I have been blessed with being the Health columnist since the “Ask the Doctor” column began over three years ago. Besides the opportunity to interact with readers and a wide array of doctors, as we address medical questions that come in from Mishpacha’s readership, I am also given the privilege of writing feature articles on medical conditions that affect a certain number of our readers. Our aims are to educate, inspire, give chizuk, increase empathy, and to shine the light on some extraordinary individuals who are living their life to the fullest, albeit while managing the unusual challenges of a medical disability, disease, or condition.
This work brings me into that lovely place of hakaras hatov, as I learn about diseases I don’t have, and will never get. When I studied about growth hormones, I was grateful that none of my children needed them, even though we are a “short stature” family. When I interviewed several individuals who have Crohn’s disease, I thought differently about how much I take for granted my ability to digest the food I eat, without medication or pain. When I wrote a moving piece about the life journey of a woman with cystic fibrosis, after a double lung transplant, I wanted to appreciate every breath I take, like I had never done before.
Admittedly, when I wrote the feature on Alzheimer’s, I forced myself back into that comfortable cocoon called denial, because I know that it’s possible that it could be part of my future life, as all four grandparents are alive, baruch Hashem, and my husband won’t let me cook with aluminum touching the food … just in case it could help postpone any senility that comes with age. As I am fifty-one, I can manage not to think about Alzheimer’s on a daily basis, as I still feel thirty-five on most days.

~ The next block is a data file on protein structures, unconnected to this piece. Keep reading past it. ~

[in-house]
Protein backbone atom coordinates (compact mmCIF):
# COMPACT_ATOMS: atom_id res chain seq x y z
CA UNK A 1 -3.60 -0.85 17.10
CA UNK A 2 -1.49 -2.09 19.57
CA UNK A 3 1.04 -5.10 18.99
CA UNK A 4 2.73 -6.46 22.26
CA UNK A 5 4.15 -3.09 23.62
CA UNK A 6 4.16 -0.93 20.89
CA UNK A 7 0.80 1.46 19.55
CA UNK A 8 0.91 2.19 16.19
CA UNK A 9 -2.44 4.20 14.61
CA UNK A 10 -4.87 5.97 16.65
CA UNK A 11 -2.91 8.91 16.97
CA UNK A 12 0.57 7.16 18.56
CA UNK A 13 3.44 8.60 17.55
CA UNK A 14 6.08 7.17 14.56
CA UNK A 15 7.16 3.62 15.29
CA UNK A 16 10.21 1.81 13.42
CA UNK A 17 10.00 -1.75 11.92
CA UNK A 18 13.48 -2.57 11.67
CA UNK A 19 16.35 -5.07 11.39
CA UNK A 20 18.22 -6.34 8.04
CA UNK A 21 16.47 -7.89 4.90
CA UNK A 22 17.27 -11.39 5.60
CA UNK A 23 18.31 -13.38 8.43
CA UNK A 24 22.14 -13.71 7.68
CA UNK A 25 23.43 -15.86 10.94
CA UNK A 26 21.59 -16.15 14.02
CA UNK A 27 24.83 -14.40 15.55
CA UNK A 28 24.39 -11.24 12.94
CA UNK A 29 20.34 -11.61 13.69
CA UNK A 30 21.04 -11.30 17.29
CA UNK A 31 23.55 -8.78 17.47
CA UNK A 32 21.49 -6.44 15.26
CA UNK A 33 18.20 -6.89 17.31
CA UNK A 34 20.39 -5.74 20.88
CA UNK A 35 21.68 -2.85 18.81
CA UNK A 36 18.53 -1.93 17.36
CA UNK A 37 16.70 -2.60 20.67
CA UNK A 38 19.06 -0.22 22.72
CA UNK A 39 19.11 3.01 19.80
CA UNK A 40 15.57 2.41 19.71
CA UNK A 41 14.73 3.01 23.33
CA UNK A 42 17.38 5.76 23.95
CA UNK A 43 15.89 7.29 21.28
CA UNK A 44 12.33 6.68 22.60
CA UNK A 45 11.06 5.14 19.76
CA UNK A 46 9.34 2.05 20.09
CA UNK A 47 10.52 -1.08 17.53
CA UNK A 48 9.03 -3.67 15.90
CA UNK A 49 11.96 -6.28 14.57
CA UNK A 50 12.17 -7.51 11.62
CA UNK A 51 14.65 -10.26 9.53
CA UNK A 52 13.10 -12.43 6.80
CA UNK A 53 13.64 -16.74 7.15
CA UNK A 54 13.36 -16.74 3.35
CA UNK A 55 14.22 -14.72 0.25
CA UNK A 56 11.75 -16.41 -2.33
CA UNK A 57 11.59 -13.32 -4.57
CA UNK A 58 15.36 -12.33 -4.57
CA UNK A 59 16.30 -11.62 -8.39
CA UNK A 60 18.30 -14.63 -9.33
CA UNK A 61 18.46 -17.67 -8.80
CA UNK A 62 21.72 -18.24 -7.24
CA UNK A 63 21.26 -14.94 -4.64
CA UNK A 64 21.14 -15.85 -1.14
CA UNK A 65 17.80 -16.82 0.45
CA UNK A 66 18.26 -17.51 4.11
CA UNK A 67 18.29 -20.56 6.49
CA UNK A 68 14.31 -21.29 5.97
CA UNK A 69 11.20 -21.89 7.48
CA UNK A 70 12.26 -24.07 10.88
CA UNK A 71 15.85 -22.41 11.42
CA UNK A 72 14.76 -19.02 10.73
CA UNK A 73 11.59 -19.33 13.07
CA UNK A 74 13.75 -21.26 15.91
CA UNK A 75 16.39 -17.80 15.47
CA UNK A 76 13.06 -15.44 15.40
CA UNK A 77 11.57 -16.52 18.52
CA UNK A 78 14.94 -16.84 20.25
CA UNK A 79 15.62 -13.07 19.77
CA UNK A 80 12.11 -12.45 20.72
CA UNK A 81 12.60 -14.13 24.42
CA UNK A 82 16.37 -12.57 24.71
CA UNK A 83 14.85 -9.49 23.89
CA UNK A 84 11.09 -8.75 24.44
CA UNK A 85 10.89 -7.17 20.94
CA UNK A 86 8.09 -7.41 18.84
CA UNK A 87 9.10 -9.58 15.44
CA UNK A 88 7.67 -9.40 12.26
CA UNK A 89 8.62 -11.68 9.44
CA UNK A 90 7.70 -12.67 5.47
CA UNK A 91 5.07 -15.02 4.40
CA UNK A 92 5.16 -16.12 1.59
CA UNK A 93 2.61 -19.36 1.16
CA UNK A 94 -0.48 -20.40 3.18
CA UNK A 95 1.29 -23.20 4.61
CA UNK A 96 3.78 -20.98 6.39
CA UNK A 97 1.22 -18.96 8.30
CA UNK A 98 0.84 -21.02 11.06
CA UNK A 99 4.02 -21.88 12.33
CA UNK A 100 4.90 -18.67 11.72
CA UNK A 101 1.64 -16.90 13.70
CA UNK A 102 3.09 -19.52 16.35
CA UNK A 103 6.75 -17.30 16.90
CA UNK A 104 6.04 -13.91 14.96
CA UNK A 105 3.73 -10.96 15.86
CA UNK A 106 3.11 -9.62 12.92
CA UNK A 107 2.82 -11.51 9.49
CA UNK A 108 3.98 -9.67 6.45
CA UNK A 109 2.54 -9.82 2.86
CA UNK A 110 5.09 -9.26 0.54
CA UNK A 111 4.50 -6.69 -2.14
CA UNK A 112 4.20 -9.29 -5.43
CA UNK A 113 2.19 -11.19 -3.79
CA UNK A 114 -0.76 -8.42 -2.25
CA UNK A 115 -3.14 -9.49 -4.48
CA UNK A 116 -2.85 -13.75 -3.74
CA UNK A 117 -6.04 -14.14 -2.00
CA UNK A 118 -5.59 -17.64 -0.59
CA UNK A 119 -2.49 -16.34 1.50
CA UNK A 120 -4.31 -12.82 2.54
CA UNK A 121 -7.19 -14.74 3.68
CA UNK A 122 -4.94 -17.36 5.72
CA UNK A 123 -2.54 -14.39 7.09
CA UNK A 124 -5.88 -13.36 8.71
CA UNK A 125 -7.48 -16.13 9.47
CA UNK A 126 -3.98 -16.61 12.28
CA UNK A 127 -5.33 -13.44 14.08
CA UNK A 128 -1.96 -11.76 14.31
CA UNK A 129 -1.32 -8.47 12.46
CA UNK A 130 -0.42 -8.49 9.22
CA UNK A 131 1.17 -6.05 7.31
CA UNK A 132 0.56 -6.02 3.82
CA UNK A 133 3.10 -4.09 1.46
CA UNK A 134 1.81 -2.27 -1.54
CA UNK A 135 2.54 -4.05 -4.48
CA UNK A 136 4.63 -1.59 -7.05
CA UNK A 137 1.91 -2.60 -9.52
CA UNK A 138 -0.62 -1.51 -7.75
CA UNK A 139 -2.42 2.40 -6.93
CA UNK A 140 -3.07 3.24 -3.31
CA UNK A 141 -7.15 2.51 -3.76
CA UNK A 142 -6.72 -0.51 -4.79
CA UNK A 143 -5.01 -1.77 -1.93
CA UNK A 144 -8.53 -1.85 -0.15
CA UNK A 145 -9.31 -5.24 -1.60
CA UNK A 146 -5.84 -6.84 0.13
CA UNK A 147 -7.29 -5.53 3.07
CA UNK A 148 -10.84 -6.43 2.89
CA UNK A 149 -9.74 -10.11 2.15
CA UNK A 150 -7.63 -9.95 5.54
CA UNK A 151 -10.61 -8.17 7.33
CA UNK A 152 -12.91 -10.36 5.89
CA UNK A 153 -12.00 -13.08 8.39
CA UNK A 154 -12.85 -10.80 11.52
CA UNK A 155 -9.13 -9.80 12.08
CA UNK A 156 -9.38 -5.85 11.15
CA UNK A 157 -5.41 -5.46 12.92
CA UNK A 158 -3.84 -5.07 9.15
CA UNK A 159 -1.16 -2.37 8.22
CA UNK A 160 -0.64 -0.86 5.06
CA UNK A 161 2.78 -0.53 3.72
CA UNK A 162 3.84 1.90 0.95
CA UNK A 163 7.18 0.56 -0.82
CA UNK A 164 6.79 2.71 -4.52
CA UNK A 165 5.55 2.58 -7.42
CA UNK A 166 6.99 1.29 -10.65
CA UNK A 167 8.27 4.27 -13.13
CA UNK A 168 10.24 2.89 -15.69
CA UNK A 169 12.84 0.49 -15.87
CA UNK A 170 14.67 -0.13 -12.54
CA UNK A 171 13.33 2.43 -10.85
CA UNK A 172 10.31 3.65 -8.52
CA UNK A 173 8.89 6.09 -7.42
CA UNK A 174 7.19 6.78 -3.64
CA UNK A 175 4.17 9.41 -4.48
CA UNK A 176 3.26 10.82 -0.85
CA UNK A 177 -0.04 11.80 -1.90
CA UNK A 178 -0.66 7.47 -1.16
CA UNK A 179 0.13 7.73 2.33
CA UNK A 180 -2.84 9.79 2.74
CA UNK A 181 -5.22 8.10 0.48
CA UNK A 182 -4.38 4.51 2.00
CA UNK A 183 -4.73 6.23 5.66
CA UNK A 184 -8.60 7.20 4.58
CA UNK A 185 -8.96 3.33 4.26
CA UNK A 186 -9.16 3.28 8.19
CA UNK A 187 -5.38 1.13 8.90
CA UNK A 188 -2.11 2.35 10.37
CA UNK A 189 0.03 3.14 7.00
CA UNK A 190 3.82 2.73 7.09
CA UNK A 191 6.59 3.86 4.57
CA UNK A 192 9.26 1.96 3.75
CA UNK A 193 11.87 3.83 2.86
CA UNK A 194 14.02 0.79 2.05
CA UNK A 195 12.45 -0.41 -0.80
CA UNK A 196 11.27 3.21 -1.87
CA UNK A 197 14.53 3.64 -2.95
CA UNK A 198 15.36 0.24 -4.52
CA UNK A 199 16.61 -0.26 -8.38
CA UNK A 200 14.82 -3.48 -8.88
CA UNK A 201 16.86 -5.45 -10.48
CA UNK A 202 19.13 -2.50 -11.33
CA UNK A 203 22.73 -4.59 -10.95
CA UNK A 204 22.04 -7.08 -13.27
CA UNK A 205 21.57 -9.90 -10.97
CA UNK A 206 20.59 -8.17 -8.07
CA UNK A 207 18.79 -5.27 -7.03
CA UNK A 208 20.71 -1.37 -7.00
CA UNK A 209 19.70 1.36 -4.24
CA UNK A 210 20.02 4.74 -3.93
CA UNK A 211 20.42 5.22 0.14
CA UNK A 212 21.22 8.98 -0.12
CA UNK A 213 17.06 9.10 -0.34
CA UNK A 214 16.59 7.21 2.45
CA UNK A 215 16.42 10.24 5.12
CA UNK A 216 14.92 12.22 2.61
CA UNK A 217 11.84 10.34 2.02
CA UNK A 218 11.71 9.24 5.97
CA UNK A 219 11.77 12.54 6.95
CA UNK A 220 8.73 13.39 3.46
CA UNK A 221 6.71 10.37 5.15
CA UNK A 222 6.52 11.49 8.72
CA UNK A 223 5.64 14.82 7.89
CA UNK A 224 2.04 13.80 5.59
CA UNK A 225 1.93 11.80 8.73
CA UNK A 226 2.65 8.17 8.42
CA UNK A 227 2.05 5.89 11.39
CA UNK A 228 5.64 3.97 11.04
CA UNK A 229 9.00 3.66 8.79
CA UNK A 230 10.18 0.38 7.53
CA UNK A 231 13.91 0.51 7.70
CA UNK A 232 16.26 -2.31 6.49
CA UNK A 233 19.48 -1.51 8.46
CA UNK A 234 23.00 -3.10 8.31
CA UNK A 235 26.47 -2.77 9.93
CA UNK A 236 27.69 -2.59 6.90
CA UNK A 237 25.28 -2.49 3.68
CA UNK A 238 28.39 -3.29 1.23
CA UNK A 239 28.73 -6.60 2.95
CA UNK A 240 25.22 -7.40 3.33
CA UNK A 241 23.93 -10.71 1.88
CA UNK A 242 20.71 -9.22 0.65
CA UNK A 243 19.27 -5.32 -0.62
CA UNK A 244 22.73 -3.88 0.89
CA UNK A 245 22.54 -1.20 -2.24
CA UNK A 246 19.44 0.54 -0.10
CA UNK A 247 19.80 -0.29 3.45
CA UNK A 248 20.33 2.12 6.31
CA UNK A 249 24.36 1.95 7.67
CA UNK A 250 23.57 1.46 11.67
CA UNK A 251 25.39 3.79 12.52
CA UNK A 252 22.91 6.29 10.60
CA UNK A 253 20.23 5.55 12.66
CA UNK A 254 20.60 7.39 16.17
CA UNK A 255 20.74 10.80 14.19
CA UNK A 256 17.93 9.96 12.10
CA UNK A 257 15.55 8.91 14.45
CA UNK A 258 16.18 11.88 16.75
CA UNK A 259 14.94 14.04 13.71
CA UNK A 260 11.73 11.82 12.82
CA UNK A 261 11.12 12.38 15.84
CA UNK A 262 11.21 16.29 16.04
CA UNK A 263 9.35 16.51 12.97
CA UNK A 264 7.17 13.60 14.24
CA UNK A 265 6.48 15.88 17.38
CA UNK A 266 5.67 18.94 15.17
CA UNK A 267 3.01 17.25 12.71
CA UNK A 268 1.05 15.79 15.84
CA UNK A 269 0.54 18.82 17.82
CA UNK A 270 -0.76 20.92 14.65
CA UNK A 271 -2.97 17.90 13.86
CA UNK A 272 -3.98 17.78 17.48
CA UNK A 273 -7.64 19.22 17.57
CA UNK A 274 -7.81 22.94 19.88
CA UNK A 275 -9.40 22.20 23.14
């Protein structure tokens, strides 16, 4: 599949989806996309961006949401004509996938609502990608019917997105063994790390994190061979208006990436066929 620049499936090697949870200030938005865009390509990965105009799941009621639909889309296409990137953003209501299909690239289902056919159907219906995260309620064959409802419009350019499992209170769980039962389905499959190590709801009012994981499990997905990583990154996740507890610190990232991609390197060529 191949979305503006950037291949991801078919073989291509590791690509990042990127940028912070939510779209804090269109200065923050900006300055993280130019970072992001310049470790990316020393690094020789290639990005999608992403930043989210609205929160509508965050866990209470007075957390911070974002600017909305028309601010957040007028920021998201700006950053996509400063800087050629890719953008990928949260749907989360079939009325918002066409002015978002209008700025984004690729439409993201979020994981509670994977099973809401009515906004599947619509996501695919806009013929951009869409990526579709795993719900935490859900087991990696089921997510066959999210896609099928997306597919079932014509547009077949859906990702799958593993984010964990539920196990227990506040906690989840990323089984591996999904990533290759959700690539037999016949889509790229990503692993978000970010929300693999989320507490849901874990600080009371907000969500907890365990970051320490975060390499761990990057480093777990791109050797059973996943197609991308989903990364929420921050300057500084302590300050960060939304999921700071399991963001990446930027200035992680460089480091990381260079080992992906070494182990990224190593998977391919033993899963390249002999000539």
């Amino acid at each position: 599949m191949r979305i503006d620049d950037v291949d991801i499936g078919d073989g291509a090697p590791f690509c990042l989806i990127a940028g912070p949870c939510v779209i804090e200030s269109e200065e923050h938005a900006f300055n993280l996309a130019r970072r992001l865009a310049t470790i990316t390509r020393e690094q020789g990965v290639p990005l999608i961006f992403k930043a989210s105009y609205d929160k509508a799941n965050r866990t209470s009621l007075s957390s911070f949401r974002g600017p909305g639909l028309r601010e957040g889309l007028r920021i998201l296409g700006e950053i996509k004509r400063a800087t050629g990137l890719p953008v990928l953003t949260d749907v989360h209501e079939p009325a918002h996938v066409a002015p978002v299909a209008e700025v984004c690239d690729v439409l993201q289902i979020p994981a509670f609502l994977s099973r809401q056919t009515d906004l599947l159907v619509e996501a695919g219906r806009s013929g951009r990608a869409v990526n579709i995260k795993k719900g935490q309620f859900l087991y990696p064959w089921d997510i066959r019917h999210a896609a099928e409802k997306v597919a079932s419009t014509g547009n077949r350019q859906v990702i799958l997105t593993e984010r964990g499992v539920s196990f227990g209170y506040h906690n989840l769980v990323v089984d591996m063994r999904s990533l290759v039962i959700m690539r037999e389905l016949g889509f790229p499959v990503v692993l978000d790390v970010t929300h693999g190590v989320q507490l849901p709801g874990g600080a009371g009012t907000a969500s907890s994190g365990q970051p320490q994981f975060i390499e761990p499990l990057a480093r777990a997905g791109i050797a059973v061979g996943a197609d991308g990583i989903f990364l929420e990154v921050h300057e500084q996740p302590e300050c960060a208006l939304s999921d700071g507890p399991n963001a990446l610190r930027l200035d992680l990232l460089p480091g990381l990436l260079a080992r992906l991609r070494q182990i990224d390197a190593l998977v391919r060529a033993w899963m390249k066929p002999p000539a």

And then, I was asked to write a feature article about osteoporosis. This one hit too close to home. I wanted to believe that if I take my calcium supplements like a good girl every day, I will escape the dreaded fragile bones and shrinking spine of the older woman. And then I began my research, talking to doctors, individuals who have been diagnosed with the beginning stages of it, and older women who suffer from its effects.
After interviewing one woman, age fifty-seven, with significant thinning of her bones, I called up my GYN. “Can I have a bone scan to see where my bones are at this stage of my life?”
“Federal guidelines now recommend that women age sixty-five get a bone scan, unless there is a family history or reason for concern”, he replied.
“I have reason for concern,” I responded. “Over the last few weeks, I interviewed several people about osteoporosis, and now I’m worried. Can you write me a script for a bone scan?”
And so he did, and today, I am scheduled to visit our local radiology center for a reassurance bone scan.
When I wrote about Crohn’s, I didn’t reach out to a gastro doctor for a checkup.
When I wrote about stuttering, I didn’t schedule an appointment with a speech therapist, just to make sure that my occasional stumbling over my words is anything to worry about.
When I wrote about osteoporosis, this one hit close to home.
I can’t wait until my doctor calls me and tells me that I have the bones of a thirty-five-year-old.